Another thing that I regulate a lot is my daughter's sugar consumption. I do not want my toddler eating refined sugar. I had a local bakery make a sugar-free birthday cake for her, using stevia to sweeten it. (Heck, I don't even give her fruit juice to drink because of the high sugar content, which leads to a number of negative side effects.) Any baby snacks that I buy, I make sure are organic and I still read the ingredients in the organic items too. According to Vincent Iannelli, MD, who is a board certified pediatrician, "instead of juice, children should be encouraged to eat whole fruits", which brings me to what I wanted to share with you in the first place.
A couple of days ago, one of my friends (Thanks Jackie!) posted on her Facebook news feed about a sugar-free oatmeal cookie recipe, which was originally posted on Dr. Don Colbert's Facebook Page. Normally, whenever I hear about, or read the term, "sugar free", I immediately think that it is sweetened with those horrible, chemical sweeteners, which are complete NEUROTOXINS. However, since this was posted by my friend, who is currently studying to be a nutritionist, I immediately clicked on the link to see the list of ingredients that I would need to make these cookies. And when I read the list of ingredients, I noticed that it is a vegan-friendly recipe since it contains no eggs or dairy.
|These are all of the ingredients you need in the recipe. You can always add some stevia to add a little more sweetness.|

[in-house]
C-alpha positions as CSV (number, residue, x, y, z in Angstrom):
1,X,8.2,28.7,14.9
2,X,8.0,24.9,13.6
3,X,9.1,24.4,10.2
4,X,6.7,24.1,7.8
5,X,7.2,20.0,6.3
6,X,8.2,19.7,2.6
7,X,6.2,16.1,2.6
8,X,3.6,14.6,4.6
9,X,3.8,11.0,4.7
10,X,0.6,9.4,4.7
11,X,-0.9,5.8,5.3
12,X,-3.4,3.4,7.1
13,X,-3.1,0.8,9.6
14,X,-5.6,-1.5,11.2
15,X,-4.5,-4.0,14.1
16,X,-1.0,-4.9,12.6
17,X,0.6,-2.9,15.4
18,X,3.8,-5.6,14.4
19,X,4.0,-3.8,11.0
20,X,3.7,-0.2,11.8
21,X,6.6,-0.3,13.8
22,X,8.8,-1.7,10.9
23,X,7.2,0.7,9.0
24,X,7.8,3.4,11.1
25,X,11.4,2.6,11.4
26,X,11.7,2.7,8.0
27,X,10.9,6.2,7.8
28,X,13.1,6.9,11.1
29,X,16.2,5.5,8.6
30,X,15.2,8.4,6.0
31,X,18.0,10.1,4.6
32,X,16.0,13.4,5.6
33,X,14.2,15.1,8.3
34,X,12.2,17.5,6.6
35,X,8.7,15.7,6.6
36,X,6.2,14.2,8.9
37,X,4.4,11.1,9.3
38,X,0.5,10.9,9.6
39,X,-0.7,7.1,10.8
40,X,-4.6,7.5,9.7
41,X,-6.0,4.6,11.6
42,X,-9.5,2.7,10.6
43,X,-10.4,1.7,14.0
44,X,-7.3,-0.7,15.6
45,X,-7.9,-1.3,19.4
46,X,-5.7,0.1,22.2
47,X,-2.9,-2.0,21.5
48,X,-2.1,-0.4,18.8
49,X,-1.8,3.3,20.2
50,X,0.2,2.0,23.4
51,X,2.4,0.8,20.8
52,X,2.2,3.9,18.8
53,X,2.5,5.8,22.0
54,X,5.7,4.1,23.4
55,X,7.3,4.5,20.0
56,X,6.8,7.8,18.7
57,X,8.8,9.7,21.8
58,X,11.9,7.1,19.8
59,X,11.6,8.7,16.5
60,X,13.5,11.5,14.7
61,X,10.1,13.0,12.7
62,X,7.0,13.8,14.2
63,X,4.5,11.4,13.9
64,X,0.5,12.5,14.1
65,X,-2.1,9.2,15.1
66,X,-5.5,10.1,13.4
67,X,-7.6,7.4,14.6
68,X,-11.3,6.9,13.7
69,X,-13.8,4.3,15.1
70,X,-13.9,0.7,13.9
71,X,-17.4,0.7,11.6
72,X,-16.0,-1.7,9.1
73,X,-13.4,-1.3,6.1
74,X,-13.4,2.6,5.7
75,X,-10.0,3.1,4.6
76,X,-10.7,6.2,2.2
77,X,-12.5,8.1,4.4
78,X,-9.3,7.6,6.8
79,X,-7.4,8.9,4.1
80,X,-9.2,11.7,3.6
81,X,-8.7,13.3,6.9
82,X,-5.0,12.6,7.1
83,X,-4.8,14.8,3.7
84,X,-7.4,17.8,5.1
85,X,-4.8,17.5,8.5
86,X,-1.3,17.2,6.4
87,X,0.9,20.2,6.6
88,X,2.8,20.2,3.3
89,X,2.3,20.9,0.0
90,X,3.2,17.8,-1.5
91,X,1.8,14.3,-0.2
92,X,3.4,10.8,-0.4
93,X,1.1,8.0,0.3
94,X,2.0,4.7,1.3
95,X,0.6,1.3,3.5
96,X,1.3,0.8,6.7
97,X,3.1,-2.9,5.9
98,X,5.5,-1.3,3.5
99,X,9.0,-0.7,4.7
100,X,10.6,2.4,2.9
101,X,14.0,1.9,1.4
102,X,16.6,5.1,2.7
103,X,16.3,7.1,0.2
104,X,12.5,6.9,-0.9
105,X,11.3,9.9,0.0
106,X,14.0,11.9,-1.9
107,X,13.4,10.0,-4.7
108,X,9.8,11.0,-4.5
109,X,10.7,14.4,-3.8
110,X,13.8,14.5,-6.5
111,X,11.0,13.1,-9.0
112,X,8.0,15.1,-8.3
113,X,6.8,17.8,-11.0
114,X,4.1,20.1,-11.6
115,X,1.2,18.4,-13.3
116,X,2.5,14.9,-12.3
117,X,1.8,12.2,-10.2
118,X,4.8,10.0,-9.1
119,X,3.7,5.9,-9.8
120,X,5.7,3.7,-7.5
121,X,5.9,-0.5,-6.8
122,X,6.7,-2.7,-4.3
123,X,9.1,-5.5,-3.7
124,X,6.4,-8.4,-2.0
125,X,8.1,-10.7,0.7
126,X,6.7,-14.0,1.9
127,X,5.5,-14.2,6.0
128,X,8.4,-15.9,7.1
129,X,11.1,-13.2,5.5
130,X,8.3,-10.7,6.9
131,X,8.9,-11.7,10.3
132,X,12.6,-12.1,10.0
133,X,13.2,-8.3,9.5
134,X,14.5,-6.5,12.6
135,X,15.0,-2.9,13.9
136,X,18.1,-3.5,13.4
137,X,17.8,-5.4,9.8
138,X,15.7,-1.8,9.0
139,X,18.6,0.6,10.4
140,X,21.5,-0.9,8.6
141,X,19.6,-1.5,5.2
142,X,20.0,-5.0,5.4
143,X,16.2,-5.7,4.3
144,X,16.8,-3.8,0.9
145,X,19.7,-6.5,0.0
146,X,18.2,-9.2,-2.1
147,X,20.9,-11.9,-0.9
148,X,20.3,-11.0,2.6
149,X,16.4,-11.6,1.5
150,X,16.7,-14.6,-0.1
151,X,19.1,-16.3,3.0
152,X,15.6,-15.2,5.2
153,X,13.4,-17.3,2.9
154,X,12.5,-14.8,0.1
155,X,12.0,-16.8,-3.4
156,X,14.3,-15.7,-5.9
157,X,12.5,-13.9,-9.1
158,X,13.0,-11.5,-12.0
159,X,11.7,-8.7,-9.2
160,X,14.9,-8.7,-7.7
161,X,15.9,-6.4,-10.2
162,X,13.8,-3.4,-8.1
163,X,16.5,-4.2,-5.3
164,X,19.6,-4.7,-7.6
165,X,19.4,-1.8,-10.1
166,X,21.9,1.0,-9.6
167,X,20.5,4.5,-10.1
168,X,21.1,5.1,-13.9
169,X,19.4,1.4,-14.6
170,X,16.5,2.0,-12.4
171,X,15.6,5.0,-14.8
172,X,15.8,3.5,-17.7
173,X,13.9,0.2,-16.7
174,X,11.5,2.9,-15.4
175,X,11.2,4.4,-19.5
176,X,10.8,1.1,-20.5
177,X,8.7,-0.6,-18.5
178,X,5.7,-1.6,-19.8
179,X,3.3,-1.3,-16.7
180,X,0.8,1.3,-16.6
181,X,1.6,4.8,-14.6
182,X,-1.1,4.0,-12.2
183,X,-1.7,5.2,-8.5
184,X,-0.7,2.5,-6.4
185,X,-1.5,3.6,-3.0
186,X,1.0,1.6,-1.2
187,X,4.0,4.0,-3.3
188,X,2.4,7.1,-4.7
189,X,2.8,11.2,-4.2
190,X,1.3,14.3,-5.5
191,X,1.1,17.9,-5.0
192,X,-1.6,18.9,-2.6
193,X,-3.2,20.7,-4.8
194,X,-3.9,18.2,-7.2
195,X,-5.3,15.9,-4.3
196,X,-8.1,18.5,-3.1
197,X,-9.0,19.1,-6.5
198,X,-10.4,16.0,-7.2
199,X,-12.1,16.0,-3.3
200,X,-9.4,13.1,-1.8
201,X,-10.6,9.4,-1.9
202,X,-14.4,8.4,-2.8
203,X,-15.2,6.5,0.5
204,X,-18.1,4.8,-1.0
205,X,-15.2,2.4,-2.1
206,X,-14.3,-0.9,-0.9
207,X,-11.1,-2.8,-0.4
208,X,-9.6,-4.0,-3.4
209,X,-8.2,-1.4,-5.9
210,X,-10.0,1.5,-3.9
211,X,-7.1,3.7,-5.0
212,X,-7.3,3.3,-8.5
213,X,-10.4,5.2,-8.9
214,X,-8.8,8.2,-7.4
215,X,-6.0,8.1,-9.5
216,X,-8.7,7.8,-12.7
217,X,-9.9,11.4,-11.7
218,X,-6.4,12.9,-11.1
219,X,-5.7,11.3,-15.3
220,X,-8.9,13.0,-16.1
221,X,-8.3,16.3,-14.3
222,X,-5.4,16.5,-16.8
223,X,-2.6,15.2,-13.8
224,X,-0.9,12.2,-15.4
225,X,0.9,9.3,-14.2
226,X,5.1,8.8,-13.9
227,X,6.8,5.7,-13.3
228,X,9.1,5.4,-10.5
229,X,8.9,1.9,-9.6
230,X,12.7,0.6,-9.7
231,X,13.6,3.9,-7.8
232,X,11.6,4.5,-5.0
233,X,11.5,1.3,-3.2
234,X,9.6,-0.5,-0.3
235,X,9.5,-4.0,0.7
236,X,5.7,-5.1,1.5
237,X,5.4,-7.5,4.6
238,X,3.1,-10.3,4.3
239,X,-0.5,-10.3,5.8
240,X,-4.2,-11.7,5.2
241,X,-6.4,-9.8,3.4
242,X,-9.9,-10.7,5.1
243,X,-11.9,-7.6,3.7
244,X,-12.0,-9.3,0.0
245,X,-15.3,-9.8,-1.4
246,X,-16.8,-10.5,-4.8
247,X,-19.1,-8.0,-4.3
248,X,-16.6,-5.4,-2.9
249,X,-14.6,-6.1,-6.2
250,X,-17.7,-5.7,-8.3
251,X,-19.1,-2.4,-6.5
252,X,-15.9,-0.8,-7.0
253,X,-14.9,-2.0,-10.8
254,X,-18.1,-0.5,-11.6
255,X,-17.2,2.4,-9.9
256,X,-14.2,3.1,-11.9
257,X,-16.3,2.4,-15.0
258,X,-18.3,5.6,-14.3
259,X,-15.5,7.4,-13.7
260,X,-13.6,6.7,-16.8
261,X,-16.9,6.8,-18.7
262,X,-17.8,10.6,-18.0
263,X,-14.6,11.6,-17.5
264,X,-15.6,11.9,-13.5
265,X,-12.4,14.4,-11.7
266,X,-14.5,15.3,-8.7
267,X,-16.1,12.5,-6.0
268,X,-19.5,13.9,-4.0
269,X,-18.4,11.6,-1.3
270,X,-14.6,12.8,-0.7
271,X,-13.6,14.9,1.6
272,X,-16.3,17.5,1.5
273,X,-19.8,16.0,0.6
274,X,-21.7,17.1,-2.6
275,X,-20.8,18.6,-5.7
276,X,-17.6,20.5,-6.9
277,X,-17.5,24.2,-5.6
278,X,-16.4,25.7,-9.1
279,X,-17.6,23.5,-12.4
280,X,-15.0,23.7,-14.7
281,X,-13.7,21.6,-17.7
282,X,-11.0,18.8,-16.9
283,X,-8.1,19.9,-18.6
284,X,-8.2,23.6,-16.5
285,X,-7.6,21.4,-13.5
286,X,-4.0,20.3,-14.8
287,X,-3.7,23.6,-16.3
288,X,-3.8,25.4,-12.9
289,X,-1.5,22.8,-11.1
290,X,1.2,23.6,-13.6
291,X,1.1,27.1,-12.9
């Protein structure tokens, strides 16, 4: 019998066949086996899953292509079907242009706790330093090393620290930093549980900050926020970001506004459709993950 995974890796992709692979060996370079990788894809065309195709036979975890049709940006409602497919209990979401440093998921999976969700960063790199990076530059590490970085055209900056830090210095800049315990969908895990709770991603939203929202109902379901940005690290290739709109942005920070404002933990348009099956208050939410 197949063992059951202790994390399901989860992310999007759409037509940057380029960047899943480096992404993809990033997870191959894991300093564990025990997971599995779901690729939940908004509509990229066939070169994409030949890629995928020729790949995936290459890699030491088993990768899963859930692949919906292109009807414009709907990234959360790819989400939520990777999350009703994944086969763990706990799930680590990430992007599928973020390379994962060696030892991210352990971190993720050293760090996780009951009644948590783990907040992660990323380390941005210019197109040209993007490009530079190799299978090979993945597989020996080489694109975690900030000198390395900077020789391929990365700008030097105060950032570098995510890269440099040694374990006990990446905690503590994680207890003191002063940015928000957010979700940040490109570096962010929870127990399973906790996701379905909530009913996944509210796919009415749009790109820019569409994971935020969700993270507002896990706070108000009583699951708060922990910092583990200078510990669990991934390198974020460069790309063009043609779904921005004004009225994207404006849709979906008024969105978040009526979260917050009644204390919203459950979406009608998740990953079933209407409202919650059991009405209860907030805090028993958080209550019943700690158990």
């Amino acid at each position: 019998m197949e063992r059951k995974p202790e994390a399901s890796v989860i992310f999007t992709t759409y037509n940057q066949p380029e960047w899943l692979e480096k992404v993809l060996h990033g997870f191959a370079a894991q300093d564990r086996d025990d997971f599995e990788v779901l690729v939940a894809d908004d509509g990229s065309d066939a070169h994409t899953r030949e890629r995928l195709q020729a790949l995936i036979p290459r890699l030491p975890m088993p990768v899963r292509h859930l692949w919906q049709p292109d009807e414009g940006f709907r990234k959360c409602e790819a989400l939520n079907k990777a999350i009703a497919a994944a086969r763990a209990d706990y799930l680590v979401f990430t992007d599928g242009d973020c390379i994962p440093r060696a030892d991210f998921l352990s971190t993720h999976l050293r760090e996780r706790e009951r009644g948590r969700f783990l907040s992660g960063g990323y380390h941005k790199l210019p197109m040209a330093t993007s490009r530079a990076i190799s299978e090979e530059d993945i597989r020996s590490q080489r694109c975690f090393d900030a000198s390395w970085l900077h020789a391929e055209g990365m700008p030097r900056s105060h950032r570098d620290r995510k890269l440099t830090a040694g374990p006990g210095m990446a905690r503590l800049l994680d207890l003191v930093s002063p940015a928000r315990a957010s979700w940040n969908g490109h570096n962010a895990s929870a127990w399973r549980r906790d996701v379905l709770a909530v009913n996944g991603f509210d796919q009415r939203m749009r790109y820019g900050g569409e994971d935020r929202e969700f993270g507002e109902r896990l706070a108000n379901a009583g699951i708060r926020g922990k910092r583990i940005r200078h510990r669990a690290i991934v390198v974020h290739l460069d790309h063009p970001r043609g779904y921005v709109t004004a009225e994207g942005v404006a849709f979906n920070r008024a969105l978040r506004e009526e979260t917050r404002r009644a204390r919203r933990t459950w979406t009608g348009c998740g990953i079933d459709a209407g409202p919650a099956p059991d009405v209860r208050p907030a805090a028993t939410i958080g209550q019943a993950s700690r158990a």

Sugarless Oatmeal cookies
- 3 mashed bananas (ripe)
- 1/3 cup apple sauce (unsweetened)
- 2 cups oats
- 1/4 cup almond milk (unsweetened)
- 1/2 cup raisins (try to use the raisins that are not sprinkled in sugar or oil)
- 1 tsp vanilla
- 1 tsp cinnamon
- Mix all of the wet ingredients together. Then add raisins and oats and mix together.
- Drop a heaping spoon full for each cookie onto a lightly greased pan (or use parchment paper.)
- Bake at 350 degrees for 15-20 minutes, depending on your oven. (My oven bakes them in 16 minutes.)
After I made the cookies and let them cool, I fed them to my 15 month old daughter. She really liked them, but I didn't doubt that she would since all of the ingredients are in her normal diet (minus soy milk.) Although too much soy in a person's diet is never good, having only 1/4 cup in an entire batter is fine by me.
I must give one disclaimer about his recipe. Personally, I found these cookies far too bland for my liking (ie. not sweet enough). However, I have a MAJOR sweet tooth, so I am used to eating really sweet things AND it can easily be remedied by adding some Stevia, which is a natural sweetener. But I must say that since there is no added sugar (except for what is found in the fruit) I am completely ok with my daughter eating this as a snack or small meal. And since I do not give her sweets (she didn't even get a sugary cake for her first birthday), she has not developed a major sweet tooth like far too many babies and young children have with their families giving them cakes, candies, chocolate, etc.
So I hope that you will try out this recipe and make a healthy treat for your kiddies.
(P.S. My daughter is currently sitting in my lap eating this healthy snack as I type this.)
|Mash bananas and apple sauce together.|
|After mixing all wet ingredients together, add raisins and oatmeal.|
|The cookies end up with a brown colour due to so much cinnamon in the batter.|